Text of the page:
Imagine you find yourself trapped into a fight or flight situation: you have a patient lying in front of you on a stretcher and he is bleeding, heavily. You have tried everything textbooks and classrooms have taught you. You are a professional and you have done it right and yet, the red stuff is hitting the floor.
This is when the most important skill for survival, both yours and the patient's, comes into play: adaptability, the quality of being able to adjust to new conditions.
This is a patient myself and my team managed in a real-world situation, without a medical facility in the 2+ hours radius and without the chance to fly him out. The only transport available was the back of an empty ambulance, without anybody to keep the vital pressure on his neck shrapnel wound. It was then that our own adaptability came into play and made us tackle the unconventional solution you see in the picture: a Foley catheter. Foleys are normally used to allow urine to flow outside the bladder, however, we inserted one into the wound cavity to tamponade the bleeder. The bleeding was successfully controlled and the patient survived after a rough, bumpy journey through some long desert roads.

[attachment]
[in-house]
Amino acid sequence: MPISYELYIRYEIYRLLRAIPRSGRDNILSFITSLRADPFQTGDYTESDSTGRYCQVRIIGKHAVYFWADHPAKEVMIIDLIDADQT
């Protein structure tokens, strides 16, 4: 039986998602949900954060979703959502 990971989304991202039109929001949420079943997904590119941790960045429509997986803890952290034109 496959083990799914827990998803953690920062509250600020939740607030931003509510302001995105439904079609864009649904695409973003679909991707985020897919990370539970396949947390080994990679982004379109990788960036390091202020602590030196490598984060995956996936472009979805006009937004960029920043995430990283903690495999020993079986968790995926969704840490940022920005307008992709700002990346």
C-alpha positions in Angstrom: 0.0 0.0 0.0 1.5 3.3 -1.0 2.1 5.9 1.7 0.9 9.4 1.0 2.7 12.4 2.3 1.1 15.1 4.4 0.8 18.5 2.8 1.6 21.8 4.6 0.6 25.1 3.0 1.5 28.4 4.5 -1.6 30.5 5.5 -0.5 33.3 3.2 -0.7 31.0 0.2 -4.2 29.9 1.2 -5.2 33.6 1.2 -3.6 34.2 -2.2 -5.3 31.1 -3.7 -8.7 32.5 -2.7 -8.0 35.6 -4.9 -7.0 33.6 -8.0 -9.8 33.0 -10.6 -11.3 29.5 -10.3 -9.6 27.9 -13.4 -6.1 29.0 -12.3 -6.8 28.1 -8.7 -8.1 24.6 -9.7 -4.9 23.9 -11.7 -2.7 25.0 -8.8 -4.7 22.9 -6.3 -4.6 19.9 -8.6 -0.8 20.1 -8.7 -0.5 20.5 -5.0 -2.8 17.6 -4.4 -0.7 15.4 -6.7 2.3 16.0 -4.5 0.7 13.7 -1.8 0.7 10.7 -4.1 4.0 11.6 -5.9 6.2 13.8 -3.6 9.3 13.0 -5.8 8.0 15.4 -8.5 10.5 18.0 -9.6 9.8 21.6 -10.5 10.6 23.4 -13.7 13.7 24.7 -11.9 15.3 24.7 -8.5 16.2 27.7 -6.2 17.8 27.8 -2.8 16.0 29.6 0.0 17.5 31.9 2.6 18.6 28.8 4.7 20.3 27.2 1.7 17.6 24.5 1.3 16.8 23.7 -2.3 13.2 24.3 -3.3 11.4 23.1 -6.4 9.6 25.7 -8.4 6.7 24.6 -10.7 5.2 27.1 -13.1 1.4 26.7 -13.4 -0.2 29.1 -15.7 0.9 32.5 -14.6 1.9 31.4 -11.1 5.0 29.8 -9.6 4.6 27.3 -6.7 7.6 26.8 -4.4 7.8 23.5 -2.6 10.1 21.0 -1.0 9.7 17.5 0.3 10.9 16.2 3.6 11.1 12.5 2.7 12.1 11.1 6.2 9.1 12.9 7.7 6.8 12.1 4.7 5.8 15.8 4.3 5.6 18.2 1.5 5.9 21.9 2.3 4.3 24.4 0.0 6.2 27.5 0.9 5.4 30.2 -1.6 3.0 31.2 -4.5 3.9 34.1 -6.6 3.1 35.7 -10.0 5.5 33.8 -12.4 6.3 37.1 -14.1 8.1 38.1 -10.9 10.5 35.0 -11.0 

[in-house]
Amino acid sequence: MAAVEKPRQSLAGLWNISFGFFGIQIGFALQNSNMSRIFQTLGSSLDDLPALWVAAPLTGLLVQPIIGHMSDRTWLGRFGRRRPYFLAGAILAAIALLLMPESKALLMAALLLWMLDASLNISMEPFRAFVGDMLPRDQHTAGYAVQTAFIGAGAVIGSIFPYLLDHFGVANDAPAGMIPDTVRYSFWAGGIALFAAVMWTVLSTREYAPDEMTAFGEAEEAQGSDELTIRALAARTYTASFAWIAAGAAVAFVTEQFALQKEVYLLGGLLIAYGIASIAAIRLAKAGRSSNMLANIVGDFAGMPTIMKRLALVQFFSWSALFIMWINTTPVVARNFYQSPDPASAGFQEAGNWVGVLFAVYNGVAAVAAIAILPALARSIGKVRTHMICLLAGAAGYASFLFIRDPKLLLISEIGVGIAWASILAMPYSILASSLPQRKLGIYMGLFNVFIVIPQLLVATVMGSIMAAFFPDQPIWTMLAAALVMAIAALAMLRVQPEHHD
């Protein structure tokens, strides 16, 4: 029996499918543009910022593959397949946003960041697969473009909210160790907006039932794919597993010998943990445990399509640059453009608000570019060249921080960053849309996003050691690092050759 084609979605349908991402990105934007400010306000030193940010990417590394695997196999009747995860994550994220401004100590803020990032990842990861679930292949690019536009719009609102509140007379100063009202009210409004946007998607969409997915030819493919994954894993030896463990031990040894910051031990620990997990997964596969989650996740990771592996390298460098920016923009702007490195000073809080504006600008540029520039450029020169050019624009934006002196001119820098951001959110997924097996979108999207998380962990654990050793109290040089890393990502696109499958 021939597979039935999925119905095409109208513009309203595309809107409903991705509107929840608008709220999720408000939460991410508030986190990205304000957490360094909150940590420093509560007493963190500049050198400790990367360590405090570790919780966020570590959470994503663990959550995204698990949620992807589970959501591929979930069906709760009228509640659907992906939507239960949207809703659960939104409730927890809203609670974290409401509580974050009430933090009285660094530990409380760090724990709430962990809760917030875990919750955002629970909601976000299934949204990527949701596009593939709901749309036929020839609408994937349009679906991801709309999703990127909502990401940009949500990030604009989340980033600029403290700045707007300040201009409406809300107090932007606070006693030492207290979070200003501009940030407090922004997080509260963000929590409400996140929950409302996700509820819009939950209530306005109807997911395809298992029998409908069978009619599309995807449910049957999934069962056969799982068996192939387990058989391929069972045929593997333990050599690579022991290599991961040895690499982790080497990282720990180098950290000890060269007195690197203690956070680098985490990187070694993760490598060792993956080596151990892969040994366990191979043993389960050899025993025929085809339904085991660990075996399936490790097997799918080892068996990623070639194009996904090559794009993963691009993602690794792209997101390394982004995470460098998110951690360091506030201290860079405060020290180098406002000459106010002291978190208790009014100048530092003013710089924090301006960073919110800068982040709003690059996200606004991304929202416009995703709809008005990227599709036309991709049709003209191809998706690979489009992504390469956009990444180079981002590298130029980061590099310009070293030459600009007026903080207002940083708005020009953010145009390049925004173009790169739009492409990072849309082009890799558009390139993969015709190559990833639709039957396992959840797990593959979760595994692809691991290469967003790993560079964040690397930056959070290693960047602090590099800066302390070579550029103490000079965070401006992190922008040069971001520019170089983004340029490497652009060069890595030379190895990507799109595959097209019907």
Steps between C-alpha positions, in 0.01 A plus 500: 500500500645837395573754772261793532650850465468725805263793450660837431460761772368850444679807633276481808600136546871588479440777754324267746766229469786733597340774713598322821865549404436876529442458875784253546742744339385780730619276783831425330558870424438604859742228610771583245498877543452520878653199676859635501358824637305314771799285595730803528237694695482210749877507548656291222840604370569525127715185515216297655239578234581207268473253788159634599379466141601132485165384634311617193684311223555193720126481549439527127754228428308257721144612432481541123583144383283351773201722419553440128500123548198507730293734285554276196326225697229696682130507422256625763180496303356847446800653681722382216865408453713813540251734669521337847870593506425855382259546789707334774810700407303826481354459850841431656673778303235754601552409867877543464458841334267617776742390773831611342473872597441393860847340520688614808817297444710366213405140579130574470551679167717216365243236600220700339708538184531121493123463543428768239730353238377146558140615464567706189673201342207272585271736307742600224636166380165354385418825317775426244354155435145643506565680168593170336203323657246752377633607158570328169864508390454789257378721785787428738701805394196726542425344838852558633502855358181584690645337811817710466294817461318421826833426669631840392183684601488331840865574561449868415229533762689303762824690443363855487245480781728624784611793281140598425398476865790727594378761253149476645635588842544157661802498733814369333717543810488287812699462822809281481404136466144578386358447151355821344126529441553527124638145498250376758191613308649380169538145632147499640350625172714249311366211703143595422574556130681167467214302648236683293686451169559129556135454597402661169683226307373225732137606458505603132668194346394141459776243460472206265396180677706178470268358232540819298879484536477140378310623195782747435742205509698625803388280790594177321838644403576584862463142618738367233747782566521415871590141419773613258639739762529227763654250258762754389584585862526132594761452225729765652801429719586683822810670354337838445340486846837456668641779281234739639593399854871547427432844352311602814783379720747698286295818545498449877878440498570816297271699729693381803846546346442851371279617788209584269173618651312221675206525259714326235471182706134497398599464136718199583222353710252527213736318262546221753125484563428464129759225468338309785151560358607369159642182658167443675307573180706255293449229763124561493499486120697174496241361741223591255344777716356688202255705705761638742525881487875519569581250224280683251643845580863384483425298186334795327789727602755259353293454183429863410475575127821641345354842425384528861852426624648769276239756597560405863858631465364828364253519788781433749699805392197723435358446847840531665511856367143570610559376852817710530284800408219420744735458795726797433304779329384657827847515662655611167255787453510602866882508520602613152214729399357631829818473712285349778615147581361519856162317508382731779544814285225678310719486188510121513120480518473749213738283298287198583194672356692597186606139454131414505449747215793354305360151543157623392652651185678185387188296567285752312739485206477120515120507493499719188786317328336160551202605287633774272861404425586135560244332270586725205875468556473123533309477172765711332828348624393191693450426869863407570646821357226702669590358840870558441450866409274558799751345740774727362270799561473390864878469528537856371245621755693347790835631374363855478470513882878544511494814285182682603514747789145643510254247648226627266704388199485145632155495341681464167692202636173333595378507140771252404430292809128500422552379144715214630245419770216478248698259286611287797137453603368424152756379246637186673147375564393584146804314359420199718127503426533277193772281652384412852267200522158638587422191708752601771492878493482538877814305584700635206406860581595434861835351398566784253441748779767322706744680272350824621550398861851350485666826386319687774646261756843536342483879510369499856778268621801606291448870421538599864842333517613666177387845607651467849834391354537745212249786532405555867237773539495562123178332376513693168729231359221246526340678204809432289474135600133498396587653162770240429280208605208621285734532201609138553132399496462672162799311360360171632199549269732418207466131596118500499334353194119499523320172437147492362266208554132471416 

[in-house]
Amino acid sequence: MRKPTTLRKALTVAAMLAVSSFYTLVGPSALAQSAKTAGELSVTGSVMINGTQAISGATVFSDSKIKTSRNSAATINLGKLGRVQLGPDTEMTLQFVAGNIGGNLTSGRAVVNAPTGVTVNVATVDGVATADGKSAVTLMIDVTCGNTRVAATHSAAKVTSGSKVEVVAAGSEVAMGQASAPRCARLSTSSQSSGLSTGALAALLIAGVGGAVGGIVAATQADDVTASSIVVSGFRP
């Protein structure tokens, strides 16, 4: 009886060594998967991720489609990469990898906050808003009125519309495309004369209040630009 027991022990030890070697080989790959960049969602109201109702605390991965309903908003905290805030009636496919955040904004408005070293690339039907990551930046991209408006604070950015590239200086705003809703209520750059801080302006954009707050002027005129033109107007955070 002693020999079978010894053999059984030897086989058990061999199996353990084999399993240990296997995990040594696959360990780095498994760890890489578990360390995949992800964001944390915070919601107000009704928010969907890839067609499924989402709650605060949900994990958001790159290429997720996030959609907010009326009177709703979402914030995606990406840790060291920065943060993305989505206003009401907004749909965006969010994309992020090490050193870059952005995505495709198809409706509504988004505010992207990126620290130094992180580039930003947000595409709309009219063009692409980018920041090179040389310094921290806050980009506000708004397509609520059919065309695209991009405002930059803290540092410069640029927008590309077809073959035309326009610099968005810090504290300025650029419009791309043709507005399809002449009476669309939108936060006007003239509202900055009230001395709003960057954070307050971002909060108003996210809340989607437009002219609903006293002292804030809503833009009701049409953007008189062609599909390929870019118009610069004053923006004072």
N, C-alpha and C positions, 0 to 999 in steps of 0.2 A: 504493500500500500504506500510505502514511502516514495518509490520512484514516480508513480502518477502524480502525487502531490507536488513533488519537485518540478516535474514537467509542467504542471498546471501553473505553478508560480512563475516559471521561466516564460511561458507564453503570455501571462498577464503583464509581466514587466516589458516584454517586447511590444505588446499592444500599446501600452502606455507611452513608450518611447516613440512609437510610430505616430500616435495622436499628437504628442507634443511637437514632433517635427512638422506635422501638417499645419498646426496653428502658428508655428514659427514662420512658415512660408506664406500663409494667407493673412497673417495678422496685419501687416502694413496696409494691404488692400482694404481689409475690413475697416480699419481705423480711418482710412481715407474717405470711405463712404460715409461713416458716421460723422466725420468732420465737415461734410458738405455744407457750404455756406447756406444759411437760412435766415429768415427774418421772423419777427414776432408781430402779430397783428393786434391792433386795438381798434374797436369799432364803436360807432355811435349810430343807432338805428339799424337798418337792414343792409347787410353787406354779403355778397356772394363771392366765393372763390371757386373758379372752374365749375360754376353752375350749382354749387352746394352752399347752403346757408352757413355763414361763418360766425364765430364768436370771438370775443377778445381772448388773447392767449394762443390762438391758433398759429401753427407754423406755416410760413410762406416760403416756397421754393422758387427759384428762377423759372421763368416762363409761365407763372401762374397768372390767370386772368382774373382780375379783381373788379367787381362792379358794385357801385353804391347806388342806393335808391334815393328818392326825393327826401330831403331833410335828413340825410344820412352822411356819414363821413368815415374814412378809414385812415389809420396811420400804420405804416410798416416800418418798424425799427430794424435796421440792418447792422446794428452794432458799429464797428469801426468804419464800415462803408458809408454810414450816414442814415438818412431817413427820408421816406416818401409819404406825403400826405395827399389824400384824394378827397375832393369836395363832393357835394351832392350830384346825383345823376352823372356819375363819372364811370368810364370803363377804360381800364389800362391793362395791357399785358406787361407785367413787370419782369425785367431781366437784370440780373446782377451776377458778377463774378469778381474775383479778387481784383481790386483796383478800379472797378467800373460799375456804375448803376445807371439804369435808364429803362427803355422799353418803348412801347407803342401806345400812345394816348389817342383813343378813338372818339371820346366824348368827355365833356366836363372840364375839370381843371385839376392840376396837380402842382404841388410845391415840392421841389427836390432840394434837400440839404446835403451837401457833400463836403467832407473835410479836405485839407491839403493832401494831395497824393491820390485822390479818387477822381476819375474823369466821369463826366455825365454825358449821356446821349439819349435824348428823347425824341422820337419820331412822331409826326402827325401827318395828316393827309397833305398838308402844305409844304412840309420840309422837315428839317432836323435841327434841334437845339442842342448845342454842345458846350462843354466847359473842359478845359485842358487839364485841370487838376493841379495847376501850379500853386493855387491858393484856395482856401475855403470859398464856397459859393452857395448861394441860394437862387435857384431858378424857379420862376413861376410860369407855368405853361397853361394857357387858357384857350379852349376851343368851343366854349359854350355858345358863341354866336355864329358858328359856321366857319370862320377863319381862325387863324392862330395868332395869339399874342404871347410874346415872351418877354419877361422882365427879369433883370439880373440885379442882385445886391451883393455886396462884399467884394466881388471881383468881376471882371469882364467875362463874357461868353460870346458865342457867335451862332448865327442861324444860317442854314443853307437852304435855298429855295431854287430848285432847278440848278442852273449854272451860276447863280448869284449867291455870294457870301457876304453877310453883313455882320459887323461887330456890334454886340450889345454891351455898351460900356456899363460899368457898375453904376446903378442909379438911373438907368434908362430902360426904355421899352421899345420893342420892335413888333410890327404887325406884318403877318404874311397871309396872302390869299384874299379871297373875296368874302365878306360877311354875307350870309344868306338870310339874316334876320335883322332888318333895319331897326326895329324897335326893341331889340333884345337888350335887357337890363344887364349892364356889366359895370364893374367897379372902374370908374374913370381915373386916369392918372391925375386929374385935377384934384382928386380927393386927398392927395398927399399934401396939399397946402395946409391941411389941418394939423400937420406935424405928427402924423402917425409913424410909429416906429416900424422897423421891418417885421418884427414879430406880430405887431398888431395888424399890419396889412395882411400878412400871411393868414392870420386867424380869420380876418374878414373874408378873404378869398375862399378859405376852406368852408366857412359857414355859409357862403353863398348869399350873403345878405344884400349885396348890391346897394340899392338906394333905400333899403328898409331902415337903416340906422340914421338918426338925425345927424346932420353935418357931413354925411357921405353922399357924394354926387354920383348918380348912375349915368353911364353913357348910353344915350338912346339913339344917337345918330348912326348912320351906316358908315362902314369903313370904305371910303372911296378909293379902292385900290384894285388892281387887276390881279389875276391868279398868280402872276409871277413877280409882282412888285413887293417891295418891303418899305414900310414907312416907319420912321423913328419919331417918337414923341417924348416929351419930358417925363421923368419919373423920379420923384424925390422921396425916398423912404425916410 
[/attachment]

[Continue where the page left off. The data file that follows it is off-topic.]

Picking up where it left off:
When the situation gets real you don't elevate yourself to it, but you fall to your level of training. Adaptability, like any other skill, needs to be specifically addressed in training and within your scope of practice. This is especially true if you are a pre-hospital provider, an EMT, a remote medic or simply a bystander in a disastrous accident. For your survival and your patients'. If you are interested in knowing more about this case and many other more do not forget to register for the Special Operations Medicine Scientific Assembly, where you will hear me as a speaker for multiple lectures.
Full credit to Ty, Josh, Pete, Rico and the rest of the team. Another case solved for M**** Medics!
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